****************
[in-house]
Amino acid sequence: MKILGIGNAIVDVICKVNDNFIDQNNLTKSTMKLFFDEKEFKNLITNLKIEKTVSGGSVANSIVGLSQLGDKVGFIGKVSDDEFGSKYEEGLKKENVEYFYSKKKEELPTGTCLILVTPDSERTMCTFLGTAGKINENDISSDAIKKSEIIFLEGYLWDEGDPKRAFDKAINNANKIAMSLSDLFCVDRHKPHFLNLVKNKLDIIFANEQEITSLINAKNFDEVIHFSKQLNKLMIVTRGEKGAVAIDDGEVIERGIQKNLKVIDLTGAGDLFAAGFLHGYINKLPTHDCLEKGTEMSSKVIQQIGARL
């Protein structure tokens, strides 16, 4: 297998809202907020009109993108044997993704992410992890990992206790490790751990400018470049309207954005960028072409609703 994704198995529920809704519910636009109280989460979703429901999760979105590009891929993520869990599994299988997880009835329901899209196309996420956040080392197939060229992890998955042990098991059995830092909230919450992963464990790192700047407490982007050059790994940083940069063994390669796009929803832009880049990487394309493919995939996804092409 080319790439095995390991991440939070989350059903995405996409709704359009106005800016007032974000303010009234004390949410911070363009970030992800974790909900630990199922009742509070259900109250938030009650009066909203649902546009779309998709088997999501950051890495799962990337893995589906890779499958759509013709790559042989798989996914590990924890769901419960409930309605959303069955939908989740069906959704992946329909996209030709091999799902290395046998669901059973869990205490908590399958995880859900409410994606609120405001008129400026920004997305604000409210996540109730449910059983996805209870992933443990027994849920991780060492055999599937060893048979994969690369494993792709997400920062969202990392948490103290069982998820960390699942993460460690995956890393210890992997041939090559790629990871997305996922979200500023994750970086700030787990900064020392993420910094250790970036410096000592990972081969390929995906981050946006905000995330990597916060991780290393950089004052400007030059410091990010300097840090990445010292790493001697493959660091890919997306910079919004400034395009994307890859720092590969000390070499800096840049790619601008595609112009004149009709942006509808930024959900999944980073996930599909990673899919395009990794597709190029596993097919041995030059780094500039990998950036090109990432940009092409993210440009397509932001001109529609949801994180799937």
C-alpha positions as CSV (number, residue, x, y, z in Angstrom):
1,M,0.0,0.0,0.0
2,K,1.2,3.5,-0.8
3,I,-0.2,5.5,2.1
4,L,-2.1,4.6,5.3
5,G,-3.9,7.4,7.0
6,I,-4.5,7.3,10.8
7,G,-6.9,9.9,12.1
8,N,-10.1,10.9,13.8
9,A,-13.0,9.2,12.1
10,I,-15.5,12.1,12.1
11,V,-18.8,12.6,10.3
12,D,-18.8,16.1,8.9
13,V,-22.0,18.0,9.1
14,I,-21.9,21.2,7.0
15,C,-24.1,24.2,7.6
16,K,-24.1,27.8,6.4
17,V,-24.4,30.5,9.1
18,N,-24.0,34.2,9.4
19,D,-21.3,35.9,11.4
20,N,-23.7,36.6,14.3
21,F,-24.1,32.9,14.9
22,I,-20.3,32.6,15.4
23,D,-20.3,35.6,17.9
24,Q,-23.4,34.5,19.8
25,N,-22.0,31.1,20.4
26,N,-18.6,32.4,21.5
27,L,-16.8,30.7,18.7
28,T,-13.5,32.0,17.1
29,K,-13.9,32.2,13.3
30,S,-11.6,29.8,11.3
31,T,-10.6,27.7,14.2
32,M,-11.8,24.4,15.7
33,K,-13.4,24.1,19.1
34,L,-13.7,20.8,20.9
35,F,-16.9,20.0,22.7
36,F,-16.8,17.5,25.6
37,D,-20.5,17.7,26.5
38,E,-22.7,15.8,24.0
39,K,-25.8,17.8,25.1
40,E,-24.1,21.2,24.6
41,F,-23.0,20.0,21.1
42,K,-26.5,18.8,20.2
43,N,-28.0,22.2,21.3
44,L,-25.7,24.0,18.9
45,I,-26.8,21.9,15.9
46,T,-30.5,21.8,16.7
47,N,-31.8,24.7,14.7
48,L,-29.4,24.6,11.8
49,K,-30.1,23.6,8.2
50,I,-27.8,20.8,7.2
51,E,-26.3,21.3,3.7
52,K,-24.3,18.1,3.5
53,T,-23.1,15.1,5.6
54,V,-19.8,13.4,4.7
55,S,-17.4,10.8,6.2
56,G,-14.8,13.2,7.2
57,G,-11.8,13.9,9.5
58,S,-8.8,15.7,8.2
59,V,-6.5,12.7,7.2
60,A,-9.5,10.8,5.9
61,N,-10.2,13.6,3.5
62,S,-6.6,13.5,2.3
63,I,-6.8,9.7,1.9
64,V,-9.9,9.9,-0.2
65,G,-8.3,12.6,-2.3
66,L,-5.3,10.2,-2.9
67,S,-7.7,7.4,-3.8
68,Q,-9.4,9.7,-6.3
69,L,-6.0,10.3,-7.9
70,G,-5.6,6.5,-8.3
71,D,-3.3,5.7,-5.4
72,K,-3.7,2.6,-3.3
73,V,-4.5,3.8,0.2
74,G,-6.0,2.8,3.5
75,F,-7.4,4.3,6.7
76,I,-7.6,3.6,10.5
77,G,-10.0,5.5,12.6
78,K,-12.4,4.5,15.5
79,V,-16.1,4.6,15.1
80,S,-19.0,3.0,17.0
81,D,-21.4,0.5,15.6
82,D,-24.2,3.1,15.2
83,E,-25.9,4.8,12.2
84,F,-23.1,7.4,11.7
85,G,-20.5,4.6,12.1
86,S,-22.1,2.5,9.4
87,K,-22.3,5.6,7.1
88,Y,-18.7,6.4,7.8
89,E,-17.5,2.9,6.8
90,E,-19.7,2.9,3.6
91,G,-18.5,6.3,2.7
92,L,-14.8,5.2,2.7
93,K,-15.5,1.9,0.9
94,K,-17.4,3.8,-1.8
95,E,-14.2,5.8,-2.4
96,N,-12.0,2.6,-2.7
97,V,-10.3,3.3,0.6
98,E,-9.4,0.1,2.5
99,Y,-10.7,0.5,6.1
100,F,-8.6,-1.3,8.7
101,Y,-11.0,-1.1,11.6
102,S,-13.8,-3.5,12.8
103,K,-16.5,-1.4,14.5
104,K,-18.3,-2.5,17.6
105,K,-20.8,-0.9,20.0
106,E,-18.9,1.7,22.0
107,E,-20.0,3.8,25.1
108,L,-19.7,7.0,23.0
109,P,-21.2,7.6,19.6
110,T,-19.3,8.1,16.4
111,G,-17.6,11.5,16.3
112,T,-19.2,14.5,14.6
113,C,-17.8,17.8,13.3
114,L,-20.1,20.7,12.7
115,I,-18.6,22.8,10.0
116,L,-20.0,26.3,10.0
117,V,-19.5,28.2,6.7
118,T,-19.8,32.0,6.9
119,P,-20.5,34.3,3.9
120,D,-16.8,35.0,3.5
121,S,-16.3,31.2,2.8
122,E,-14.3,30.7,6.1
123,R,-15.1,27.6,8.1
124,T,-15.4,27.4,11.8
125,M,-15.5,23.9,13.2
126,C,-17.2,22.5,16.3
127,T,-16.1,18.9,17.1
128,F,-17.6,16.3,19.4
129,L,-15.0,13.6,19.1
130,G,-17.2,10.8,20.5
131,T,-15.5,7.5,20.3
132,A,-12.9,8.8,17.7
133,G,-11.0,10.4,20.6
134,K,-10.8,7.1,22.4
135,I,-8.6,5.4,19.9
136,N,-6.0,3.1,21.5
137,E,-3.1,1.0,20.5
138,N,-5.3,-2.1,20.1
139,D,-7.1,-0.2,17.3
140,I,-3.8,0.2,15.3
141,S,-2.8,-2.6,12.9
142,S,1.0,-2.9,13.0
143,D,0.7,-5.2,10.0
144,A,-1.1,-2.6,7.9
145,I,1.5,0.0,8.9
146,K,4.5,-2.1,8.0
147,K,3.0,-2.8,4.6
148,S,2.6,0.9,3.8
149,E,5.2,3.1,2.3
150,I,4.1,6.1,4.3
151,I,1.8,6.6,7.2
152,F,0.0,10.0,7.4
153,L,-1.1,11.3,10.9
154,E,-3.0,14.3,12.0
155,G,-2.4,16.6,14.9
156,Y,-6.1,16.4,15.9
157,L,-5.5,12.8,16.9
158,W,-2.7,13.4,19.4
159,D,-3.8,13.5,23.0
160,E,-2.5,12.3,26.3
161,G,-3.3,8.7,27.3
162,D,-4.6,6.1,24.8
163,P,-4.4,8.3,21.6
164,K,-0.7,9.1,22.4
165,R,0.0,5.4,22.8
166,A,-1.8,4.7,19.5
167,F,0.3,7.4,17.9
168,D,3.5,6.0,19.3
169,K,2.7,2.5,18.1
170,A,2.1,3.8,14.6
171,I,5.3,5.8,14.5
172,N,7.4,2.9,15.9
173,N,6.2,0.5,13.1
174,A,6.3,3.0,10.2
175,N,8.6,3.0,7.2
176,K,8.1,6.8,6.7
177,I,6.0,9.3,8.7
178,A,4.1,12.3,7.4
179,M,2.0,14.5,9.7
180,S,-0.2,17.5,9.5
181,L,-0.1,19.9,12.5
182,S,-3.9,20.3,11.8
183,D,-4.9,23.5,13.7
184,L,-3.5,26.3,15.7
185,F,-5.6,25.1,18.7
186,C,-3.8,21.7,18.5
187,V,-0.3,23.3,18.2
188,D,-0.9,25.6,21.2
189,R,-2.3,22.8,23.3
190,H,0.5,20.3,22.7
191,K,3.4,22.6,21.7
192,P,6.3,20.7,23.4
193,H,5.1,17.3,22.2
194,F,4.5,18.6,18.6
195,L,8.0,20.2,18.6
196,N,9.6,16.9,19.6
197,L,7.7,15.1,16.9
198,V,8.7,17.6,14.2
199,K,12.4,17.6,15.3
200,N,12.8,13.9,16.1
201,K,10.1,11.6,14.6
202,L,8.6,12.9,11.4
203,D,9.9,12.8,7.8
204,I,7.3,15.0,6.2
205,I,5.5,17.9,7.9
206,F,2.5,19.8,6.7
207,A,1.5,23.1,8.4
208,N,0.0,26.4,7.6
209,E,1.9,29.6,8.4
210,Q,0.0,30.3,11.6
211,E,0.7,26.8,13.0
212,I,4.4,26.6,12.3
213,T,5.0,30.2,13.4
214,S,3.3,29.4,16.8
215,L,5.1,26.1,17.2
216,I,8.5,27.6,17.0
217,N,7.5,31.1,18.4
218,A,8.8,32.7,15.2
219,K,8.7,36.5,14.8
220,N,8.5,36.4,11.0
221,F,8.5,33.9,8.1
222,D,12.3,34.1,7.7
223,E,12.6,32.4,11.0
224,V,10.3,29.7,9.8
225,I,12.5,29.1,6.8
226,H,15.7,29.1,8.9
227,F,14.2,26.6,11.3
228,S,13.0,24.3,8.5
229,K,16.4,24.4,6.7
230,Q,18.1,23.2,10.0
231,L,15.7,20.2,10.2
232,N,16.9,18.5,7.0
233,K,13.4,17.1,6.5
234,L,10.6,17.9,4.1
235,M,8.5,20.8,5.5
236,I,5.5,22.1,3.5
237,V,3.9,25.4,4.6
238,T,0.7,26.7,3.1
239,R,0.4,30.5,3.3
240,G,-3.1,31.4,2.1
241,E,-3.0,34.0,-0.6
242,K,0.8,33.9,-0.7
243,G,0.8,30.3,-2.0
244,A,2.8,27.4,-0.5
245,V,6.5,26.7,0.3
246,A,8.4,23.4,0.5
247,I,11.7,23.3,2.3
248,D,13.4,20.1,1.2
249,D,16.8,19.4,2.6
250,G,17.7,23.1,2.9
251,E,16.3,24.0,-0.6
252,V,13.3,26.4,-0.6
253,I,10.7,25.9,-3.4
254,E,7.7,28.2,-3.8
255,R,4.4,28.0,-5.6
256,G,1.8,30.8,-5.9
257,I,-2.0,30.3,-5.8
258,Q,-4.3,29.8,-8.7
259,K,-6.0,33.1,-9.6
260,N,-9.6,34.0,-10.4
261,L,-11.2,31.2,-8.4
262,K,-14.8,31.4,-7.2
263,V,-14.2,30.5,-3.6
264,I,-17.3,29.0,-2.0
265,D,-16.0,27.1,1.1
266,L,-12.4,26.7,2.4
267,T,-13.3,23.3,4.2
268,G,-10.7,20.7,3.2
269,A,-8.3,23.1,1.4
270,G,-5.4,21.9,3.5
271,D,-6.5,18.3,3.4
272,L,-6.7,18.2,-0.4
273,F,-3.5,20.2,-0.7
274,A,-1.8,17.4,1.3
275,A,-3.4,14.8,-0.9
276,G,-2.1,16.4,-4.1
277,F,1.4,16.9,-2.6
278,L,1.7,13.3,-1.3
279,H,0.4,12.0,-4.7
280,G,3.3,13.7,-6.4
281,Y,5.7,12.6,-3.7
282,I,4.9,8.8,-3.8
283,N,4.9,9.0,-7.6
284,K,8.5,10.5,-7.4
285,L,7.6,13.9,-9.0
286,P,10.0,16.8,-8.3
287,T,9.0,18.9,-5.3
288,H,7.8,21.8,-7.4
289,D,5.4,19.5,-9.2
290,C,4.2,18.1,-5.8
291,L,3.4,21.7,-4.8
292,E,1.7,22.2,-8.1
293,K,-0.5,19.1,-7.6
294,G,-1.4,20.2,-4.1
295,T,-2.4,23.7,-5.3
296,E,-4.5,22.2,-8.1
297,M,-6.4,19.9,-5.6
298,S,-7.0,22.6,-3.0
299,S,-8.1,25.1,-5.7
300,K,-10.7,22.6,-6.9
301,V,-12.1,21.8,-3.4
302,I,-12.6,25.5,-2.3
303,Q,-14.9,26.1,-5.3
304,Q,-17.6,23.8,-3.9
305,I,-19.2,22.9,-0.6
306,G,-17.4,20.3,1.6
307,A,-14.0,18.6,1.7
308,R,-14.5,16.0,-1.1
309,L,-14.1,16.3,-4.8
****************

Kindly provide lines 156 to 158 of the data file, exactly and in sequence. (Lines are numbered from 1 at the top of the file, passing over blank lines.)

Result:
152,F,0.0,10.0,7.4
153,L,-1.1,11.3,10.9
154,E,-3.0,14.3,12.0